Save as Your PC Sleeps
Modern PCs incorporate a power-management standard called the Advanced Configuration and Power Interface (ACPI), which allows the operating system, BIOS, and hardware to cooperate in reducing power consumption. ACPI defines several global power and sleeping states; our chart below lists the relevant ACPI states and corresponding Windows XP/Vista modes, along with the power used by each mode on the example system.
You've probably put your laptop into hibernation or sleep hundreds of times, but people typically ignore these features on desktops. As the chart shows, power use in the S3 state (Standby in XP, and Sleep in Vista) is nearly equal to that used when the PC is powered off. The S3 state drops PC power down to 10 watts or less when idle even if the system consumes considerably more power than average while active. Unfortunately, most PCs I encounter are not configured to use this mode. Some older boards and peripherals may not play nice with S3, sound cards being particularly troublesome.
To tweak power management settings in Windows XP and Vista, open the Power Options applet in Control Panel. The three preset schemes are:
- Turn off monitor and/or hard disks only
- Standby/Sleep mode
- Hibernate mode
While Hibernate mode uses the least amount of power, it takes the longest time to suspend and resume, which involves writing and reading the entire contents of RAM to and from the hard disk (using a file named hiberfil.sys). The more RAM you have, the longer the process takes. On the other hand, the Standby/Sleep mode (S3) uses only slightly more power than Hibernate does, yet its suspend and resume times are virtually instantaneous no matter how much RAM is installed.
A BIOS setting called ACPI Suspend Type, ACPI Suspend State, or something similar controls which sleep state (S1 or S3) Windows uses. Many systems are set to S1 by default, which keeps the CPU and RAM powered. Enter your BIOS, navigate to the Power Management menu, and change the ACPI Suspend setting to S3, which cuts power to the CPU and RAM. The screen shot on the first page shows this setting on a Phoenix/Award BIOS. Enable any settings labeled 'USB KB Wake-Up From S3' (the wording varies), and set the Power On Function to Any Key to let the keyboard and mouse wake the PC from standby.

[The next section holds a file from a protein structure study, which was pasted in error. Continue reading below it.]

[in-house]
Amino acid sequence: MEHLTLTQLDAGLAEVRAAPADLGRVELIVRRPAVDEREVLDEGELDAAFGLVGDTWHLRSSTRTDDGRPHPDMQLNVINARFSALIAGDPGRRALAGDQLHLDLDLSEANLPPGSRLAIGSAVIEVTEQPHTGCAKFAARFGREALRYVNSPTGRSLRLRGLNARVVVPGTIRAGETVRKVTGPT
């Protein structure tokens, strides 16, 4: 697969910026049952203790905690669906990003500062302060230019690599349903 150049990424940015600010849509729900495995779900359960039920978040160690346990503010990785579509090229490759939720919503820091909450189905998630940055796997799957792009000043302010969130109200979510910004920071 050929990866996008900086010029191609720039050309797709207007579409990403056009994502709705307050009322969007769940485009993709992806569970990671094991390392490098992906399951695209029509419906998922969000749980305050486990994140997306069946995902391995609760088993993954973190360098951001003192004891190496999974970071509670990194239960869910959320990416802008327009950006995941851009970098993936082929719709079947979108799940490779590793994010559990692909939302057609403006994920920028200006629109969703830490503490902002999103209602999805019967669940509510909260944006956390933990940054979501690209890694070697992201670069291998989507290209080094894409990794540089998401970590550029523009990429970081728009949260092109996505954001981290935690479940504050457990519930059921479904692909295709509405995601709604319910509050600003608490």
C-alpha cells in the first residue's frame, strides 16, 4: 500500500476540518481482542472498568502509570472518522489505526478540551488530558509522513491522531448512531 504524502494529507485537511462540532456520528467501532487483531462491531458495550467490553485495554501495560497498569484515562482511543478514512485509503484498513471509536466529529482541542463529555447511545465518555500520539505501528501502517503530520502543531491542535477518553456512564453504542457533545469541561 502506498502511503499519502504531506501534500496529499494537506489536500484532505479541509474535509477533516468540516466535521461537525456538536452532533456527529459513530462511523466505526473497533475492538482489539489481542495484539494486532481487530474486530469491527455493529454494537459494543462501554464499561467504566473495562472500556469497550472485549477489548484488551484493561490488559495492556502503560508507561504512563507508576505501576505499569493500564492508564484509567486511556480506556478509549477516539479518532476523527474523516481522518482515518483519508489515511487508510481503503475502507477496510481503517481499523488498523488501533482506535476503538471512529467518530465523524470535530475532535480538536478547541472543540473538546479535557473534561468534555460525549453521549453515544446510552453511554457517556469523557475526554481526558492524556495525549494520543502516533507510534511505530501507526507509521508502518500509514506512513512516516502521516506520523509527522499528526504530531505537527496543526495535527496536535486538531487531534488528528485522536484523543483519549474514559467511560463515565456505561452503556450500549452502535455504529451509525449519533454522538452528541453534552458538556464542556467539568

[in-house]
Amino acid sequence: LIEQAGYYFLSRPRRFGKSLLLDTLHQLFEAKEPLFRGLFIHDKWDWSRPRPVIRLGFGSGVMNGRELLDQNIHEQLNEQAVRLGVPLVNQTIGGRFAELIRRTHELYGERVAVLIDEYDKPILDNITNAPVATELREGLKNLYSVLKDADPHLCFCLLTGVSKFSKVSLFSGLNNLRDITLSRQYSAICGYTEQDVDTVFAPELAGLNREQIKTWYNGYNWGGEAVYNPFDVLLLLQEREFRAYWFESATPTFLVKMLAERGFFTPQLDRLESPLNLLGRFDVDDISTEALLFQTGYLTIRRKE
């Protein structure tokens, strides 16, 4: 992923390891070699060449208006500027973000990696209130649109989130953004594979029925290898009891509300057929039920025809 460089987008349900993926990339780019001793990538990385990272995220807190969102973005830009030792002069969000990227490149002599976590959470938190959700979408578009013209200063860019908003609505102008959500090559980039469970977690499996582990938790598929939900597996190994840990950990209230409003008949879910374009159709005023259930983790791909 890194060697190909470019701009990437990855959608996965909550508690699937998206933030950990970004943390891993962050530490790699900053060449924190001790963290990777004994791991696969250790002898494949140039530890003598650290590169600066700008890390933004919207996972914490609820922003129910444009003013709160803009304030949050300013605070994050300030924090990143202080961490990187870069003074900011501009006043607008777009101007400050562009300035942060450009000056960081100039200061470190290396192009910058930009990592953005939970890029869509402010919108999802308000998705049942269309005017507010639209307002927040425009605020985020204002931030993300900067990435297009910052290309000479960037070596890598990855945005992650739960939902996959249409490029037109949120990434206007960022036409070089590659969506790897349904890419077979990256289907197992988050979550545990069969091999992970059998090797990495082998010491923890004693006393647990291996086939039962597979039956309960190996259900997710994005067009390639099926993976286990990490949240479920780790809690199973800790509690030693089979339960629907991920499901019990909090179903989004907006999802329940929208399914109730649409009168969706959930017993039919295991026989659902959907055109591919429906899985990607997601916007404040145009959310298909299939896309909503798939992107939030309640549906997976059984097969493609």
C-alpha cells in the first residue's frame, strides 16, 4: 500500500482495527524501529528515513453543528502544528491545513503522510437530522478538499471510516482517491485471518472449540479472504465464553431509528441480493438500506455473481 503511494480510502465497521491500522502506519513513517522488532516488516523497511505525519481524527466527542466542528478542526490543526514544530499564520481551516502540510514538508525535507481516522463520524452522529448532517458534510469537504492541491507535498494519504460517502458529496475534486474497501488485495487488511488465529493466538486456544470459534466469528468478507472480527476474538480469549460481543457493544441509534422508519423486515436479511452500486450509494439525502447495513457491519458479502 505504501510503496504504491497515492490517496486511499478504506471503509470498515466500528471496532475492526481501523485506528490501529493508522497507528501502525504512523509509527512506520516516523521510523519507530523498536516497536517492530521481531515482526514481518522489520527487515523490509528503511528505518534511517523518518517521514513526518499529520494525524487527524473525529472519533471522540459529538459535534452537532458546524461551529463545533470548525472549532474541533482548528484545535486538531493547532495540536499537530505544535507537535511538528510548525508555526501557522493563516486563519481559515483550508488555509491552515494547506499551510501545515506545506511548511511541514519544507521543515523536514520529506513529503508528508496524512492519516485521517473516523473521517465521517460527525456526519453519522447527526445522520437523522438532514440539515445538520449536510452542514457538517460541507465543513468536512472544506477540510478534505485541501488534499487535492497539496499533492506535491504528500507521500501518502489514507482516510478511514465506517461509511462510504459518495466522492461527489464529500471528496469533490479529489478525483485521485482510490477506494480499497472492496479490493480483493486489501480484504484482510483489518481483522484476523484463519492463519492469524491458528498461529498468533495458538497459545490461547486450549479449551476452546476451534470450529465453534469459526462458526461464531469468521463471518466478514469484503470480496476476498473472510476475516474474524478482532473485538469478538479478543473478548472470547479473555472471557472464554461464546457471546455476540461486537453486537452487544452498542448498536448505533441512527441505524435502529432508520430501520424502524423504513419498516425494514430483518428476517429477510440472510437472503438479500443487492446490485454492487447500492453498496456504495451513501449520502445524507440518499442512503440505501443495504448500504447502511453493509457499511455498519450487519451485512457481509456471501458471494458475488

Change Settings to Conserve PC Energy
Depending on the Advanced Configuration and Power Interface (ACPI) settings in your PC's BIOS, the machine may be running up your energy bill even when you're not using it. Click the icon below to see our chart describing different levels of power consumption.
|Change Settings to Conserve PC Energy|
|Depending on the Advanced Configuration and Power Interface (ACPI) settings in your PC's BIOS, the machine may be running up your energy bill even when you're not using it.|
|PC ACTIVITY||ACPI Global/Sleep State||Windows XP/Vista state||Typical power consumed|
|100 percent CPU/graphics load||G0||Power on||Running||305W|
|3D screen saver||G0||Power on||Running||225W|
|Simple screen saver||G0||Power on||Running||195W|
|Idle; Windows desktop||G0||Power on||Running||195W|
|Monitor and hard drives powered down||G0||Power on||Blank screen||160W|
|Monitor and hard drives powered down, CPU halted, fans and other devices running||G1/S1||Power on suspend (POS)||Standby/Sleep||135W|
|Context saved in RAM, everything except RAM powered off||G1/S3||Suspend to RAM (STR)||Standby/Sleep||10W|
|Context saved to disk (hiberfil.sys), system powered off||G1/S4||Suspend to disk (STD)||Hibernate||9W|
|System powered off||G1/S5||Soft-off||Shut Down||9W|
|System unplugged||G3||Mechanical off||Shut Down||0W|